Self-harm is when somebody intentionally damages or injures their body. It is a way of expressing deep emotional feelings such as low self-esteem, or a way of coping with traumatic events, such as the death of a loved one.
Self-harm is an expression of personal distress, rather than an illness, although it can be linked to other mental health conditions such as depression.
An indicator of the deliberate infliction of harm to one's self may include:
- cutting or slashing the skin
- burning the skin
- punching, biting or using blunt force on the body
- hanging, strangulation, suffocation or self-poisoning
- misusing alcohol or drugs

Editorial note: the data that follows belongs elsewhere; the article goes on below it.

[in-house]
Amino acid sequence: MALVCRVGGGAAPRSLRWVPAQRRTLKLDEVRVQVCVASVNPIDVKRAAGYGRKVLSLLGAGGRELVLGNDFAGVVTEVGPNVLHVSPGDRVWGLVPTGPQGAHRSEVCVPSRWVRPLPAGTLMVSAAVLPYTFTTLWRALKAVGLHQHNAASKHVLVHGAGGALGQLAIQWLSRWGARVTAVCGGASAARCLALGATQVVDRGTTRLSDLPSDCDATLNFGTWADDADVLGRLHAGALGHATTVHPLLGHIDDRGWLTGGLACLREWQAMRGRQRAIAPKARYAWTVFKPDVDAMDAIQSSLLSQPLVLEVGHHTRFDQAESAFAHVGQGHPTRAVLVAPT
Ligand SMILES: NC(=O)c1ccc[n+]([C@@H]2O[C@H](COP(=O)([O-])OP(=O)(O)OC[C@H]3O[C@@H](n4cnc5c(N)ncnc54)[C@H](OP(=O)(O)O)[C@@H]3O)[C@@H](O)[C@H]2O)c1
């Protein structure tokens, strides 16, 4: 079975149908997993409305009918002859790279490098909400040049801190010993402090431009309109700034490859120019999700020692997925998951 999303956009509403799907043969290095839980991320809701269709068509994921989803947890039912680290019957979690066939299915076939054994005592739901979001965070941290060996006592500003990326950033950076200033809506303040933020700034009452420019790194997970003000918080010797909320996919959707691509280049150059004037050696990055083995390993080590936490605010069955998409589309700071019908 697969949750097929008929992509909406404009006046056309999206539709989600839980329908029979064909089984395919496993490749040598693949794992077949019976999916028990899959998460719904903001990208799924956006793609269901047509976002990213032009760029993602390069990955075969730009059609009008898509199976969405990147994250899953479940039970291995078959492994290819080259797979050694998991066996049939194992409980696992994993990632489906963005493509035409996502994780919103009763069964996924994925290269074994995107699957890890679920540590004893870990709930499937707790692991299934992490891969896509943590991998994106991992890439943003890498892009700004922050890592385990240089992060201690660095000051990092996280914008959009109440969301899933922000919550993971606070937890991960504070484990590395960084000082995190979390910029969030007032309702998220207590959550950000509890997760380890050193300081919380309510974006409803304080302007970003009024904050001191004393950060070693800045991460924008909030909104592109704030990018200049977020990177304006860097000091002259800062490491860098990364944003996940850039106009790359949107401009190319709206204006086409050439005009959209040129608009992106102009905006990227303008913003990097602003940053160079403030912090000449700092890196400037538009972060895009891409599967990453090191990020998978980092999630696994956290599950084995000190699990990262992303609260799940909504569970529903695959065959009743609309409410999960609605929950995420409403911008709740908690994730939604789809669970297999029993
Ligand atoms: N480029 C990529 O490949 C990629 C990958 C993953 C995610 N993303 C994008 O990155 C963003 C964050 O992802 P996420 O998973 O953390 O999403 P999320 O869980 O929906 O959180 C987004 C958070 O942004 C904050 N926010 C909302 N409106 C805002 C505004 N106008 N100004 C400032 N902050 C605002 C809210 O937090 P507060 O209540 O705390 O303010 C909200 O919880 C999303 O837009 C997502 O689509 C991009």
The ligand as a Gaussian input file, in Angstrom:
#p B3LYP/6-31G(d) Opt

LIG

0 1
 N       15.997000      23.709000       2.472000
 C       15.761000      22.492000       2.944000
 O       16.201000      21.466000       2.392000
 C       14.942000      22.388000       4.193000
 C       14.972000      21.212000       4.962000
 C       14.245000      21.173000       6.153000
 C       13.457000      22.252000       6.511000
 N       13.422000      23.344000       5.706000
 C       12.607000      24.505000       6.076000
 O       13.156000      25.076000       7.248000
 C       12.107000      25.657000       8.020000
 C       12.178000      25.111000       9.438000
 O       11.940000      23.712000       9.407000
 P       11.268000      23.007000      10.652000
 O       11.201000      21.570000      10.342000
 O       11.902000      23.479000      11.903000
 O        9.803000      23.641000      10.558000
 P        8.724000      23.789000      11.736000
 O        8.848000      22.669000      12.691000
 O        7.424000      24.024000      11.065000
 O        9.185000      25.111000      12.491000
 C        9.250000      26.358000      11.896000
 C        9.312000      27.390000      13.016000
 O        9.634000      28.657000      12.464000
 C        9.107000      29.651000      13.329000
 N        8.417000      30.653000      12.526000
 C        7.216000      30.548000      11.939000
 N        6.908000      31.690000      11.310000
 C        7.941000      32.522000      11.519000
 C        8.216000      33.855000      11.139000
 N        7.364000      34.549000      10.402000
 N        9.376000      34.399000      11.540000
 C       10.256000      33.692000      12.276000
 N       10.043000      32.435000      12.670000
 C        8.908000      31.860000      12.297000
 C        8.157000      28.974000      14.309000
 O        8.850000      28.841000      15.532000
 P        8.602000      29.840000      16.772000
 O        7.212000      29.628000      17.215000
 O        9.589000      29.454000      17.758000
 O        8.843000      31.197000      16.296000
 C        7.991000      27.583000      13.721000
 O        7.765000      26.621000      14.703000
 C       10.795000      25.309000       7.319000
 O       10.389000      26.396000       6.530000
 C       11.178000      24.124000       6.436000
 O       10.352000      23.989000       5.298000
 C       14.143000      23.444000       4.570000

- refusing food or water or eating disorders, such as anorexia nervosa, binge eating or bulimia.
People often try to keep self-harm a secret and may cover up their skin and avoid discussing the problem. The signs may include unexplained injuries and signs of depression or low self-esteem.
Someone who is self-harming can seriously hurt themselves, so it is important that they speak to a doctor about the underlying issue and about any treatment or therapy that might help them.
Source: NHS Choices, UK (Self-harm)
Last reviewed: August 2015